After learning of the undeniable obsession head lice have with human hair, one must wonder if the hair in other areas of the body is safe from the invasion of these ruthless insects. Are lash lice real? In fact, they are, and they even have a medical name: phthiriasis palpebrarum.
TYPES OF LICE
Three types of lice can infest humans - pubic lice, body lice, and head lice. Each of these types of lice is unique and affects a different part of the body.
Head lice, also known as pediculus humanus capitis, live on the human head, feeding off of the human blood from the scalp; they lay their eggs on the strands of hair. Anybody with hair on their head can get head lice and it is not a sign of poor hygiene.
Pubic lice, or crabs, live in the pubic region, laying their eggs on the pubic hair. Commonly, these lice are spread through sexual contact.
Body lice are associated with poor living conditions. They live in bedding and clothing, laying their eggs there, periodically accessing the human body to feed on human blood.
Lice in Fake Lashes
Lash extension lice can exist if the lashes have the same texture as real hair; the bugs need to be able to grab the hair. The reality is that false lashes lice are very uncommon with real hair and lice could not easily infest inexpensive, synthetic lashes.
CAN YOU GET LICE IN YOUR EYEBROWS?
We recently got a text from a concerned client after treatment: “thank u for treating r hair, but I didn't think 2 ask, can u get lice in your eyebrows?!” Lice can reside anywhere on the human body that has hair. This includes the body (body lice), pubic area (also known as crabs), armpits, etc. But perhaps a better question would be…
Can head lice get in your eyebrows?
Most people who ask can lice live in eyebrows are assuming that phthiriasis palpebrarum happens from lice traveling from the head to the lashes. The truth is that lice found in the eyelashes are not head lice; they are pubic lice (which can live on any body hair including eyebrows), traveling from other body hair to the eyebrows.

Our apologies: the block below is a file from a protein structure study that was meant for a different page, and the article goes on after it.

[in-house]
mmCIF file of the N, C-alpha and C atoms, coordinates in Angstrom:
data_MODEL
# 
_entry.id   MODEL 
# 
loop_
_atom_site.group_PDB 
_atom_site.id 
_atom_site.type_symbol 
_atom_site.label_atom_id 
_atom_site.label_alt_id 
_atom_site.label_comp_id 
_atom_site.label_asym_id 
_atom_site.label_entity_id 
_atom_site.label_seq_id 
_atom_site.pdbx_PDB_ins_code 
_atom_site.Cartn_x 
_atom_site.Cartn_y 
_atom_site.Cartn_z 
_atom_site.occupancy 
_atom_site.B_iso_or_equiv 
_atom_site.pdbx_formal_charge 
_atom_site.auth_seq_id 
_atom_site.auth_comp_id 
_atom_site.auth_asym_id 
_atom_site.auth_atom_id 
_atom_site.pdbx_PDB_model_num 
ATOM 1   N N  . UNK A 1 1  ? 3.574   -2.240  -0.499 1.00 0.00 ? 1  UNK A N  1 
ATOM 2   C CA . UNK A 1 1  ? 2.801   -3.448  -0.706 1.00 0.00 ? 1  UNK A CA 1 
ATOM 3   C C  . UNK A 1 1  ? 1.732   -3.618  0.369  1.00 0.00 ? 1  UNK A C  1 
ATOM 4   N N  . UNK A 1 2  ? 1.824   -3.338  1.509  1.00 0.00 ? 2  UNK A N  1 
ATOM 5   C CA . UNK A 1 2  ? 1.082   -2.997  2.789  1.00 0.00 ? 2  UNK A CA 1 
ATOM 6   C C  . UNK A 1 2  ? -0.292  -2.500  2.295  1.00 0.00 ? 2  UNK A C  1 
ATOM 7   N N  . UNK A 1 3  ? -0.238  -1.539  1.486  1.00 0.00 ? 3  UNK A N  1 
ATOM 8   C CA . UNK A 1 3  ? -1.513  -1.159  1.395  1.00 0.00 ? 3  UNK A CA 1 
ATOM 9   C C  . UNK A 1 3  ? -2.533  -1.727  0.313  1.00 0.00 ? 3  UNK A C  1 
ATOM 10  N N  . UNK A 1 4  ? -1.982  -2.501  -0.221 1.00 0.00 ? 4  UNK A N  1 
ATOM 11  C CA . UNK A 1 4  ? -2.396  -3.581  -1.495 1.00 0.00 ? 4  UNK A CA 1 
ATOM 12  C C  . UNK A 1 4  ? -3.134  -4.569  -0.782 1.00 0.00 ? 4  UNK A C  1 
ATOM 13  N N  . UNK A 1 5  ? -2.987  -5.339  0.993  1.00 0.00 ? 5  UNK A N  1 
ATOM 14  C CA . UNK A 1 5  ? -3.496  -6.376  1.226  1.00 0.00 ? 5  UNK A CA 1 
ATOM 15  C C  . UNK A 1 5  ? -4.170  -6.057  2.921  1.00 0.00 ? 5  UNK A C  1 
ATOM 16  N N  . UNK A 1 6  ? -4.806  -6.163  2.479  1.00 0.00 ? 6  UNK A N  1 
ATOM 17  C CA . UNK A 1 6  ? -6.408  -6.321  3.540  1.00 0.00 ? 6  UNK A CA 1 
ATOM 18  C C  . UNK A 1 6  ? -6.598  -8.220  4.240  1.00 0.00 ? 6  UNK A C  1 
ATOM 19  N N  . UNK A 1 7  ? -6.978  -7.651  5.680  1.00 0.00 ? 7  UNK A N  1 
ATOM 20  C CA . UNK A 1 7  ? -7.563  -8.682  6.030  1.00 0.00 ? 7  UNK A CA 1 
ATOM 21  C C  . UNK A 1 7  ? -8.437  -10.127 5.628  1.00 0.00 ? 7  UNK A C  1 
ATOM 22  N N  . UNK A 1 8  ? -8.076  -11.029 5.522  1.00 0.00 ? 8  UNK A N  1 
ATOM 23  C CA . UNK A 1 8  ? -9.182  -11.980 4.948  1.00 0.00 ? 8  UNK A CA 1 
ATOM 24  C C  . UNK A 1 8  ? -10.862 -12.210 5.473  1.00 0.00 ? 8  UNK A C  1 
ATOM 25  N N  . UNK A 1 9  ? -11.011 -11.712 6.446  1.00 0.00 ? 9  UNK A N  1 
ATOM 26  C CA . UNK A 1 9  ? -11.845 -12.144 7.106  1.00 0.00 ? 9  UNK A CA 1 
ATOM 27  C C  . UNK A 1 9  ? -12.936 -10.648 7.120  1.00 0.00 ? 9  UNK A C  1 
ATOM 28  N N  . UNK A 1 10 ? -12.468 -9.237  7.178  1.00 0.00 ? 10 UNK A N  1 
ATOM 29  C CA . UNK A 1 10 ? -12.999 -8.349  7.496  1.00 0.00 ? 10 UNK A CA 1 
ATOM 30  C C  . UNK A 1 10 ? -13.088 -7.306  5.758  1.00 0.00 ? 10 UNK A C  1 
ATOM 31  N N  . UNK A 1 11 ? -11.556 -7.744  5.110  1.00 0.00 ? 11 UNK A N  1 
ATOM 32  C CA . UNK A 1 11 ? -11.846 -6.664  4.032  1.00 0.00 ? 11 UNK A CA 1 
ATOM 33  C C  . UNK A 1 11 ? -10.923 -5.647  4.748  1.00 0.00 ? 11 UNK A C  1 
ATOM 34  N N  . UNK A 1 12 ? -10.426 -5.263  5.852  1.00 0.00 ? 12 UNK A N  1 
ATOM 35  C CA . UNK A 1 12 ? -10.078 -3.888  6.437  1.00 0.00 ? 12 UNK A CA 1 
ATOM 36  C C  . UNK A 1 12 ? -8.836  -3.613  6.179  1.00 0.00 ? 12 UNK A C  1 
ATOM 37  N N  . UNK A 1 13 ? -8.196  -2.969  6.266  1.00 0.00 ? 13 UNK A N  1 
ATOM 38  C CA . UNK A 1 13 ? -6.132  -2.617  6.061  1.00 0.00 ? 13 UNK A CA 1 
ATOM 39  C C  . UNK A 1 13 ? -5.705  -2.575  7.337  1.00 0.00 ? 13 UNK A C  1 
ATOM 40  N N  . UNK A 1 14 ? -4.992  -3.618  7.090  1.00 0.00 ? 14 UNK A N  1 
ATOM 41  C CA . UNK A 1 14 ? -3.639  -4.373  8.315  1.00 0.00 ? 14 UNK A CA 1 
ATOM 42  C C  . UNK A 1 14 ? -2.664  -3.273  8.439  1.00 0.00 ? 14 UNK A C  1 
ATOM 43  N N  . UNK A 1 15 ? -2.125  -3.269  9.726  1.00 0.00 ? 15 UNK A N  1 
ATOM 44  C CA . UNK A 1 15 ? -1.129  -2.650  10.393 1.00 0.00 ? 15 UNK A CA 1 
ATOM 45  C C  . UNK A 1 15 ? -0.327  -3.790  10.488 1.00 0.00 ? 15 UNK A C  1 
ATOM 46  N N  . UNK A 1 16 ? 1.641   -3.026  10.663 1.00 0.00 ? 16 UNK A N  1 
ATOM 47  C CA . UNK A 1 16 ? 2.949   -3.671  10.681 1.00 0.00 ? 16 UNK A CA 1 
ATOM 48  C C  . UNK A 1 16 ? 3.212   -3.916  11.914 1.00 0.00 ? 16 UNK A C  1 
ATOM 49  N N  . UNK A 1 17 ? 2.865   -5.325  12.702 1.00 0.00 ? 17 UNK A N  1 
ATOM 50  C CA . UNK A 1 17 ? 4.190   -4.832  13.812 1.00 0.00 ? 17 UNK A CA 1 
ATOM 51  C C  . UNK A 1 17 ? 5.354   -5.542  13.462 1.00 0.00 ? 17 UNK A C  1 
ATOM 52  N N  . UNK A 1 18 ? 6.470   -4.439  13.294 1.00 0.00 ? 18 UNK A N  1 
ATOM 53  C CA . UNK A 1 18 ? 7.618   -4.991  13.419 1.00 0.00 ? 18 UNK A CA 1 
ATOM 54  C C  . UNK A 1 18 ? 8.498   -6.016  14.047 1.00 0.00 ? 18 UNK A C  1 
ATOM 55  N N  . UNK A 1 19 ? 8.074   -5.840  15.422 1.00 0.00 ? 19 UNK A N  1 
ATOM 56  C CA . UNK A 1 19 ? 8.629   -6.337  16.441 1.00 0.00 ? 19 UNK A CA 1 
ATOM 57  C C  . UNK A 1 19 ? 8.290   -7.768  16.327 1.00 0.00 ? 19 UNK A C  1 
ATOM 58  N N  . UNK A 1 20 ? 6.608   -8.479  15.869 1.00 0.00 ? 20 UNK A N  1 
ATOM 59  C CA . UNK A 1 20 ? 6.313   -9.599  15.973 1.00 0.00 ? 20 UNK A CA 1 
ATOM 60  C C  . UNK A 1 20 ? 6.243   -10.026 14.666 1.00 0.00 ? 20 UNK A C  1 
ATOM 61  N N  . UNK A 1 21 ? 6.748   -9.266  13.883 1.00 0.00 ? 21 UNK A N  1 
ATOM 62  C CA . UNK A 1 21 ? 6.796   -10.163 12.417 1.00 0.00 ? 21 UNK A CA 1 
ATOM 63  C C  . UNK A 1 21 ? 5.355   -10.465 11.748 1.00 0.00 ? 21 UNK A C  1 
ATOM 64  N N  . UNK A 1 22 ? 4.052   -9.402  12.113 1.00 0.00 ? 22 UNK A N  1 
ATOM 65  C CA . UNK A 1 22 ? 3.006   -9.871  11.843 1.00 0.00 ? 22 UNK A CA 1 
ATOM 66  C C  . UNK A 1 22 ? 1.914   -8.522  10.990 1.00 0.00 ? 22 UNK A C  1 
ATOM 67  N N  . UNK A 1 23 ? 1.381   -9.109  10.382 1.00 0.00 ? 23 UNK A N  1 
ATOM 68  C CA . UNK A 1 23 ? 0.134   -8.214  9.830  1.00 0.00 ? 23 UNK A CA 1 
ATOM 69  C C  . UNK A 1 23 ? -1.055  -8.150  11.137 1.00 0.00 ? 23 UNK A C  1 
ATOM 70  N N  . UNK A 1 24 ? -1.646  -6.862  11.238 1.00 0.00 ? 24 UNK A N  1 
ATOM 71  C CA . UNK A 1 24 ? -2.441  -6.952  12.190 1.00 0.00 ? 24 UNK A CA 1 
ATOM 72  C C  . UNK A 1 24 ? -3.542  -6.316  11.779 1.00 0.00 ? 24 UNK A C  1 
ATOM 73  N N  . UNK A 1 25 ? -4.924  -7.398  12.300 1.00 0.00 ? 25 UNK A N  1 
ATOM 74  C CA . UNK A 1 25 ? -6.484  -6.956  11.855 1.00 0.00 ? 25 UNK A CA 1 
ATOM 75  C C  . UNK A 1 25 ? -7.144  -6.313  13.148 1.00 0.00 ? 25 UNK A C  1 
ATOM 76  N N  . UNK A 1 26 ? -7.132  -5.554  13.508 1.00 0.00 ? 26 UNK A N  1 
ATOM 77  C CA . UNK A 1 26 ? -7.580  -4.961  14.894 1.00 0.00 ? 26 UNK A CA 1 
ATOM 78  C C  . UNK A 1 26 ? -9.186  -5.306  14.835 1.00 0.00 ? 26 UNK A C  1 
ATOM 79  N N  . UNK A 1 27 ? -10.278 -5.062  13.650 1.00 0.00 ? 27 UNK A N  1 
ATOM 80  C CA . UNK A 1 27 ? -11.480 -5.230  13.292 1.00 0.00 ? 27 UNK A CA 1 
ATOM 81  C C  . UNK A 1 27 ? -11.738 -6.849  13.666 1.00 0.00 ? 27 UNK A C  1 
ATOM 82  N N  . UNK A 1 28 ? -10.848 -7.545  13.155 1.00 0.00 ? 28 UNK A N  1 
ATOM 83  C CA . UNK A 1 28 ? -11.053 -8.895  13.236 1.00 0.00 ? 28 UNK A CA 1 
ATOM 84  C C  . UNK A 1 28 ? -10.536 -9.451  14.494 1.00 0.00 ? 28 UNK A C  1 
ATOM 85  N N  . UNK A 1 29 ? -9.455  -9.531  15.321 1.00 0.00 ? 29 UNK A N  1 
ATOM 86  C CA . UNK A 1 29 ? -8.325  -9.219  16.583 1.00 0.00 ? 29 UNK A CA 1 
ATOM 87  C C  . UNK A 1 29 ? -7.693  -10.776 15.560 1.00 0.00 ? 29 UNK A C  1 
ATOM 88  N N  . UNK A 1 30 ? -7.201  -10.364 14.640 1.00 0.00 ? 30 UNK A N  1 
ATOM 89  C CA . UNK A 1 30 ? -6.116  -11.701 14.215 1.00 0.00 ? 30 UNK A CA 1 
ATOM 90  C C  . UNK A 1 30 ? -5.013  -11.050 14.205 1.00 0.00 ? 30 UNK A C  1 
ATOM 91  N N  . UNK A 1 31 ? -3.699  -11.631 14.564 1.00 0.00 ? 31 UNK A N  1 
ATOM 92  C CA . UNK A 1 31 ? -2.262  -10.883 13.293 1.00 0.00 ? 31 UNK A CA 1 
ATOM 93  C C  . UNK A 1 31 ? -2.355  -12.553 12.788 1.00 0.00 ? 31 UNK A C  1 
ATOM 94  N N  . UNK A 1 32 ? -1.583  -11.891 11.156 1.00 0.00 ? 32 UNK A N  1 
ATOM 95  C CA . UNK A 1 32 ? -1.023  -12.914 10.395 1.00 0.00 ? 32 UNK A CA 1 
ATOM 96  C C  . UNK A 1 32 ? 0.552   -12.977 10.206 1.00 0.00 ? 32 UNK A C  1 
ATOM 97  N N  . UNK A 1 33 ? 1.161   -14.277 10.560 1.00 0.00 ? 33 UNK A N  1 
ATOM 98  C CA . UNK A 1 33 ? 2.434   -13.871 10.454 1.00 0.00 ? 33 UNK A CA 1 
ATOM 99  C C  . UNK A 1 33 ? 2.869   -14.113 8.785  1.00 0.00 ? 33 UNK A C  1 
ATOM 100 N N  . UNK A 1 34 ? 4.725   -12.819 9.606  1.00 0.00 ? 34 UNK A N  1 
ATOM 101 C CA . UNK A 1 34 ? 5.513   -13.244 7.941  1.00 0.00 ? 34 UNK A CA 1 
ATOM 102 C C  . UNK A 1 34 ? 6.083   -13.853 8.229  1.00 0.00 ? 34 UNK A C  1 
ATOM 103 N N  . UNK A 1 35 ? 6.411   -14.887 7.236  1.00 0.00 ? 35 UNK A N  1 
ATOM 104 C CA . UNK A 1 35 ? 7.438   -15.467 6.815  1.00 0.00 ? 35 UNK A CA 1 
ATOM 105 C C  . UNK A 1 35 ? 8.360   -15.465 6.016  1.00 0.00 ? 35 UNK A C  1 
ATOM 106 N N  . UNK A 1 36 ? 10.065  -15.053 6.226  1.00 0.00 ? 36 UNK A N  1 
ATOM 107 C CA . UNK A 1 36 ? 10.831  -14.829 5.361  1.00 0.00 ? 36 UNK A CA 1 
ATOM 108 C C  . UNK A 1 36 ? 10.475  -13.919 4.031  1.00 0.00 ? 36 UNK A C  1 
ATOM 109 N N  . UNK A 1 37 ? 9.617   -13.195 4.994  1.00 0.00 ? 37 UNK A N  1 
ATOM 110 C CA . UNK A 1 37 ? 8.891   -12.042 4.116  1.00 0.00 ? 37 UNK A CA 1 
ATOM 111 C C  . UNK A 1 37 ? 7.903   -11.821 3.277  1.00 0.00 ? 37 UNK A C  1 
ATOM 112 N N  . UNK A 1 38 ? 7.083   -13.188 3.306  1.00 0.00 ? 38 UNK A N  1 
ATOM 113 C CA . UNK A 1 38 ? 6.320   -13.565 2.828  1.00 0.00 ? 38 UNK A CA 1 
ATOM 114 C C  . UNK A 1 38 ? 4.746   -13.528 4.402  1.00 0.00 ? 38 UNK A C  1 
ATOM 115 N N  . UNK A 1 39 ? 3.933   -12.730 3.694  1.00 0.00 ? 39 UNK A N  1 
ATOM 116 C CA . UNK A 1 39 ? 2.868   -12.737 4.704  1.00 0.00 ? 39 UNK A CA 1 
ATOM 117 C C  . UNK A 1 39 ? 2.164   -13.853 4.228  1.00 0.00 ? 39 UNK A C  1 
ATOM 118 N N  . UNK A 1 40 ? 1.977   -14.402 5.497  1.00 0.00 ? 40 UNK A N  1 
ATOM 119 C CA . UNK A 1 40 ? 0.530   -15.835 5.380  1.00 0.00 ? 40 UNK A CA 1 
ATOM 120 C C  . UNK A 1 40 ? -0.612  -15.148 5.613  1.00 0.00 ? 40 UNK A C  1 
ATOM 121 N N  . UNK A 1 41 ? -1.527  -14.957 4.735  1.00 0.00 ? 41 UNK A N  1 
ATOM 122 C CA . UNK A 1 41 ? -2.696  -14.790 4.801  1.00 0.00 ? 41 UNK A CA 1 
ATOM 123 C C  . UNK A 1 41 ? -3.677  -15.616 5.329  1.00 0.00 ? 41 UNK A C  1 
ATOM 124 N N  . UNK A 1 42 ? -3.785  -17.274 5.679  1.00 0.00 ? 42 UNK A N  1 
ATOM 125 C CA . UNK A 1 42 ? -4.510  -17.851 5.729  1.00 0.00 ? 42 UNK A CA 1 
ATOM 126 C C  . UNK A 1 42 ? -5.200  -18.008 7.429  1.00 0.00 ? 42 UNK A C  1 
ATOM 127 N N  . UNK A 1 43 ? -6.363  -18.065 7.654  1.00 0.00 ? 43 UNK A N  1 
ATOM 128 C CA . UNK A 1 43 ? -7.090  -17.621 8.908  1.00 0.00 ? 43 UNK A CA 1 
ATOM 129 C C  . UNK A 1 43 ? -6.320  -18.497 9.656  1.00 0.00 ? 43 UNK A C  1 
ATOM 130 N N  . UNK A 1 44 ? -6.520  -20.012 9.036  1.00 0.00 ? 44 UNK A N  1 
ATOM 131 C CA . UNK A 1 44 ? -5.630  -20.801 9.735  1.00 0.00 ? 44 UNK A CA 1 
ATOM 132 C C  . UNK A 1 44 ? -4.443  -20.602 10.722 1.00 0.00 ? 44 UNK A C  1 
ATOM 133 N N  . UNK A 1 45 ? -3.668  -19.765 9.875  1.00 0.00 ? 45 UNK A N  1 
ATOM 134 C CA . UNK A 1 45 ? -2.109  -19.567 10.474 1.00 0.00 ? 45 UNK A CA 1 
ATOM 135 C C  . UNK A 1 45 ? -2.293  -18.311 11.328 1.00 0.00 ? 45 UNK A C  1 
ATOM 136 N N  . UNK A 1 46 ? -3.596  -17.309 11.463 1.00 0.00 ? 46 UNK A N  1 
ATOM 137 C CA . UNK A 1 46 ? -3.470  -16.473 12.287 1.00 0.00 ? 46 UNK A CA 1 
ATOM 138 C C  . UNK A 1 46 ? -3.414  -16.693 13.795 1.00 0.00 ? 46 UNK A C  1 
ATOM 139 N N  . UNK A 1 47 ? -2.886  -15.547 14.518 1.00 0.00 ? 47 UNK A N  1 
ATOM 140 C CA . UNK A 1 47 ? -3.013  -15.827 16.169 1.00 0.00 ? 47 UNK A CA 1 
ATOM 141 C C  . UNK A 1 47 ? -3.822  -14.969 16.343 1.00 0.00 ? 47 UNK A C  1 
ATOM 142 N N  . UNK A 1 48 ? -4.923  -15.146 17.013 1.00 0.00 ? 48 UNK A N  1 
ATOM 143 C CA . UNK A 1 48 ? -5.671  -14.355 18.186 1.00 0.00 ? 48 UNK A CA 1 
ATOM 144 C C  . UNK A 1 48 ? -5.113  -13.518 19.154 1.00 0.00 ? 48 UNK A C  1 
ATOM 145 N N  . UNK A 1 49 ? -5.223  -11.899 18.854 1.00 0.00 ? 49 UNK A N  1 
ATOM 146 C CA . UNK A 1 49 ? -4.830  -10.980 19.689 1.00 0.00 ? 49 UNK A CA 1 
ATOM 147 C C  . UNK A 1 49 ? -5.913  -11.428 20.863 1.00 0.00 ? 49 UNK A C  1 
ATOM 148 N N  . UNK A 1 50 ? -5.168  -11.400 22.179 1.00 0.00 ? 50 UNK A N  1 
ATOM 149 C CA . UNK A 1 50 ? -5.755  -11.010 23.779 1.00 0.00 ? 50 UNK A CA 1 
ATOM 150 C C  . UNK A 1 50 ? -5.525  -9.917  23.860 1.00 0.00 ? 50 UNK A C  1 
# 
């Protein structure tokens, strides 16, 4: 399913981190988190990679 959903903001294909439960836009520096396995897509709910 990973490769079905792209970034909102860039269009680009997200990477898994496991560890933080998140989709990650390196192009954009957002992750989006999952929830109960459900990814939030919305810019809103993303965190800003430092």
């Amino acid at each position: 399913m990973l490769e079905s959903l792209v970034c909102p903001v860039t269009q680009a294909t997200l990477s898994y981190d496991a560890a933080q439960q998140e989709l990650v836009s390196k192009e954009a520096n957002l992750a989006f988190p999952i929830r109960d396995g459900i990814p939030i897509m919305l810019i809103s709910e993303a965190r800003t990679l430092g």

HOW DO YOU GET EYELASH LICE?
Although this isn't a common occurrence, men and women alike should remain cautious as lice are no friends of persons. The main culprit is the unconscious act of rubbing the eye after making contact with the infected genital area. Note that these lice are wingless insects so they must crawl or somehow be transferred by sharing items such as rags, towels, and even clothing with individuals who have been exposed.
SYMPTOMS OF EYELASH LICE
Some symptoms of eyelash lice include:
- Itching or tingling feeling at the root of the eyelash;
- Eye redness;
- Lashes sticking together;
- Lashes that are thicker in appearance or by touch;
- Increased production of tears;
- Black or brown spots at the base of the eyelash.
HOW TO AVOID LASH LICE AND EYEBROW LICE
As we've discussed, lice on lashes and eyebrow lice are pubic lice. They are caught either from direct contact with someone who has pubic lice, or from sharing things like beds, clothing, or other personal items with someone who has pubic lice. If you already know you currently have adult pubic lice, the best way to avoid them getting in the eye area is to practice good hygiene like avoiding touching the face without washing your hands. You should seek advice about pubic lice and other STDs from your local health department or your doctor.
HOW TO GET RID OF LASH LICE AND EYEBROW LICE?
Treating eyelash lice can be a challenge. Because of its proximity to the eyes, chemicals are not often recommended. Treatment revolves around removing the tiny insects and their eggs from the eyebrows and eyelashes using forceps. Some people try petroleum jelly or ophthalmic grade petrolatum ointment. A doctor may prescribe a treatment to kill the lice. It's very important that you speak with your doctor to ensure adequate and safe treatment. LiceDoctors only treat head lice; we are not equipped to eradicate pubic lice found in the eyelashes and eyebrows.
LiceDoctors does NOT specialize in the removal of pubic lice in the pubic area or facial areas, and so unfortunately we cannot help you with the treatment of eyelash lice. If you think you're suffering from these medical conditions, please call a professional for immediate assistance, as it is highly contagious and can spread if left untreated, and will NOT go away on its own. If you find a lice infestation, head lice on or near the scalp, or lice eggs (also called nits) in the head hair, LiceDoctors can solve your problem. Check out this link for more information on the Differences Among Head Lice, Body Lice, and Pubic Lice.